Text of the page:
(you can see all my blogs about Africa by clicking here)
This is my second to last post from my trip to Africa. I’m pretty bummed to be at the ending of these images, but I’m so very proud of them and excited to share the final few. I will have more reflections and thoughts about the trip on my final post.
Our second and final day at Twachiyanda was more business-like than anything we’d done so far. There was a brief meeting with teachers in the morning and then there was a ceremony to open up the new teacher’s dormitories. And by ceremony, I don’t mean a short, 30 minute ribbon cutting ceremony…I mean a 3-4 hour, out in the sun all day, long ordeal! I got a little burned and that was the one day that I felt truly exhausted from what we were doing.
First up was a meeting with the teachers to discuss stuff they need, how the school is doing and to show them some new computer stuff.
This is Al…he drove us all over Zambia and works for World Vision. One of the nicest people you’ll ever meet.
So here is Bernd talking about the Next Unit of Computing (NUC) computer that basically acts like a web server for students, delivering Wikipedia and Khan Academy videos for the kids. What Intel has done by installing a solar powered computer lab is unbelievable. And Bernd designed most of it.
So this is a hilarious story…between the above picture and this one below, 15 minutes elapsed. But while Bernd was gone for that short time, he installed a wireless router and suddenly the computers had wi-fi connections to the NUC.
He did this in 15 minutes. When he walked back in the room, he goes “You have wifi now.” Everyone’s heads exploded (not really, but it was crazy how fast he did that!).
What it means for teachers is that they can now take a laptop to a classroom away from the computer lab, and then connect wireless to their web server. So they can now present information and all kinds of stuff. Pretty amazing.
The ceremony setup was beginning…these guys were drumming to pass the time.
I like this picture of Austin inside a classroom talking to the media.
The media from Lusaka and elsewhere came all the way to Twachiyanda to cover the ceremony. They wanted to talk to Austin and Kelly Sim about how the school started and their ongoing work to continue expanding it.
Austin’s mom, Denise, hates being on camera, but she had to here when a reporter pretty much cornered her! She did great of course!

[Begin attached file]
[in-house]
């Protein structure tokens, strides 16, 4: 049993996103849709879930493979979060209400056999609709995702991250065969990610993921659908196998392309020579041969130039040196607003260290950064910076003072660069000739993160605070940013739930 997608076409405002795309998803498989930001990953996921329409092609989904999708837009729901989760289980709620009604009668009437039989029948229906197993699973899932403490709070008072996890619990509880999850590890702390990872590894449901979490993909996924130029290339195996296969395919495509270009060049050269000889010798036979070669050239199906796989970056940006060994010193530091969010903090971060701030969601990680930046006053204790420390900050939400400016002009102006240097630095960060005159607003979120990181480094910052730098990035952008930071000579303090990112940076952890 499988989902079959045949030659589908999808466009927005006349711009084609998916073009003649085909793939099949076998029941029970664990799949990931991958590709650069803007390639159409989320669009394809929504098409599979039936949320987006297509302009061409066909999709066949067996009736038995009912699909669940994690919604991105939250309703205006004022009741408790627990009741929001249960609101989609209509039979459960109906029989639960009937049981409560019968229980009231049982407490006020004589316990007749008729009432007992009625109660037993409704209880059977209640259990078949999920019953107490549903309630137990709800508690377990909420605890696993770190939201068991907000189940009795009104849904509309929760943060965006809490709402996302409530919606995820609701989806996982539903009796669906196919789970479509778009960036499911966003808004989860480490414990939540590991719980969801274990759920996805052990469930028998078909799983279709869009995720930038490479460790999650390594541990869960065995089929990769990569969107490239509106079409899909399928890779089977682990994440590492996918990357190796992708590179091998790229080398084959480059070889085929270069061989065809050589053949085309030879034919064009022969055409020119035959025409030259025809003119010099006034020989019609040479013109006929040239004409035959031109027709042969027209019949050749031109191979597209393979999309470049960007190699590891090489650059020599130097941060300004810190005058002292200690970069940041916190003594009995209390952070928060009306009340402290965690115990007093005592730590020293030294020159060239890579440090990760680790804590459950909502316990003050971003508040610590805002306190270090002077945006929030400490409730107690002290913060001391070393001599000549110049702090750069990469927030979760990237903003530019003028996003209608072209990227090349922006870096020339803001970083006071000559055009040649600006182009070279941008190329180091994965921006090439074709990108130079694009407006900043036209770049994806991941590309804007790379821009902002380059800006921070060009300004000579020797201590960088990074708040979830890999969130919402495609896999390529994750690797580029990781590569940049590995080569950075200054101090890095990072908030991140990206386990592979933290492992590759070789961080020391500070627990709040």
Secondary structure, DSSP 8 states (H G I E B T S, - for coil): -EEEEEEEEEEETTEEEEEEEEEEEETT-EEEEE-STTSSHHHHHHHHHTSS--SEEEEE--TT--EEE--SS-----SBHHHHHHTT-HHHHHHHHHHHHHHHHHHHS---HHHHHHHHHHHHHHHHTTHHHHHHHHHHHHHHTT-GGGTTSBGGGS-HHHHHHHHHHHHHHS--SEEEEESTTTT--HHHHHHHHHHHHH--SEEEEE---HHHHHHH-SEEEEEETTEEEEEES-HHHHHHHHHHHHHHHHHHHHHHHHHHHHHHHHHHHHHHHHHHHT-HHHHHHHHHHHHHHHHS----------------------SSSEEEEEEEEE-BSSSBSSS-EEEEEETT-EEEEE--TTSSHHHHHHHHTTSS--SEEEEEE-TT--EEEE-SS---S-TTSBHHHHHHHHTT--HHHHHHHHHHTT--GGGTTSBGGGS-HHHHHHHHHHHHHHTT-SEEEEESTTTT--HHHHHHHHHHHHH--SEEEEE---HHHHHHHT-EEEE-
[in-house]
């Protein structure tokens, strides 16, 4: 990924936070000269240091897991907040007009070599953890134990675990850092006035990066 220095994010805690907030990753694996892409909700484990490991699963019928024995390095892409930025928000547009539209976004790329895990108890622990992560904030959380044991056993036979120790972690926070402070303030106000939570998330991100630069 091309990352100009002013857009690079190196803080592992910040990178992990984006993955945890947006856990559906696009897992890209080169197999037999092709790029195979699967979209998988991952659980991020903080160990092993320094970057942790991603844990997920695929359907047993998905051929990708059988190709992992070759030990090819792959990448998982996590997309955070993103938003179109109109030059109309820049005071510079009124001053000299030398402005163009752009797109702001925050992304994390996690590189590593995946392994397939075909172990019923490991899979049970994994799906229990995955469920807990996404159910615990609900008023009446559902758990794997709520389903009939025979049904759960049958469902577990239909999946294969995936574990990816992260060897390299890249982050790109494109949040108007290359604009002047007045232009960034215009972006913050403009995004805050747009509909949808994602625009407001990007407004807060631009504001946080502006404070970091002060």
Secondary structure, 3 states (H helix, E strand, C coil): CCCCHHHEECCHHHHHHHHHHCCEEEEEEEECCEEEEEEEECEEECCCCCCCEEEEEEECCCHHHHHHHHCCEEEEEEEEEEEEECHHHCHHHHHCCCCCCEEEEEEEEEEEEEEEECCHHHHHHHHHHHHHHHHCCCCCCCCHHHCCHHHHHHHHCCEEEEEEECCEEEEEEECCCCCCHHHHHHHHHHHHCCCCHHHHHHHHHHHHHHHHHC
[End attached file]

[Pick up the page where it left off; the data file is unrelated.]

A bit of the crowd on hand to watch the ceremony.
Austin with the Chief
A singer/dancer providing entertainment.
One of the girls from the crowd gets up and starts dancing. It’s crazy how many people were sitting around for 3-4 hours in the sun. I almost died.
The white folks get up to dance!
Kelly was nervous the night before about getting up to talk, but she rocked it! I told the story in another post, but if you missed it…the school is named Jonathan Sim after her late husband. He worked for World Vision and loved their cause, so when he passed, she wanted to do something in his honor. So she ended up working with Hoops of Hope to get get the school going. So amazing.
The choir at the school sang a song while holding these laptops to signify how important they were to the students.
This kid plus two others performed a reciting of a poem, which was almost rap-like. I thought it was awesome, but there was a verse in their about “Austin’s mother’s womb being blessed because he was brought forth from it.” Or something like that. We were laughing about it the rest of the trip!
Some kids who were watching…love these two photos.
Austin’s parents, Dan and Denise posing in front of the plaque dedicating the building.
These two awesome boys walked up to meet Dan and then took us on a tour of their dormitory.
This is the amazing computer lab. So brilliant.
The boys’ bunks
“Plumber boy on the beat”….this cracked me up, had to get a shot.
The last time Hoops of Hope had been to the Jonathan Sim school, there was no running water for the boys…and now they have. Amazing to see the progress.
Hey that’s me!
A few more kids back at the ADP offices before we left for Choma.
I had to sorta maneuver them to hold each other’s hands, but I love this!
Saying goodbye to Happiness and her friends who cooked us amazing food!
The entire trip Austin always talked about how much better the views are from on top of the LandCruisers. He was right. Also I want one of those LandCruisers. Badly. I guess they cost $100k or something insane. I still want one.
One last soccer kick-around with the neighborhood kids.
I believe this is the last kid I got to take a picture of. He kept creeping closer and closer to the vehicle, so I took one and showed it to him.
And then JP came up and grabbed him in a big bear hug!
And then we were off to Choma to spend the night before we hit Livingstone the next day. It was sad to know that the main reason for our trip was at an end. The kids, the schools…all of it was behind us now. And while inside I was started to get really excited to see my wife and kids again, I was bummed knowing I had likely taken my last photo of a Zambian child.
The last photo of the day. Austin with George, the young man he sponsors. I think it much be such an amazing thing to be a sponsor and meet the child you are helping.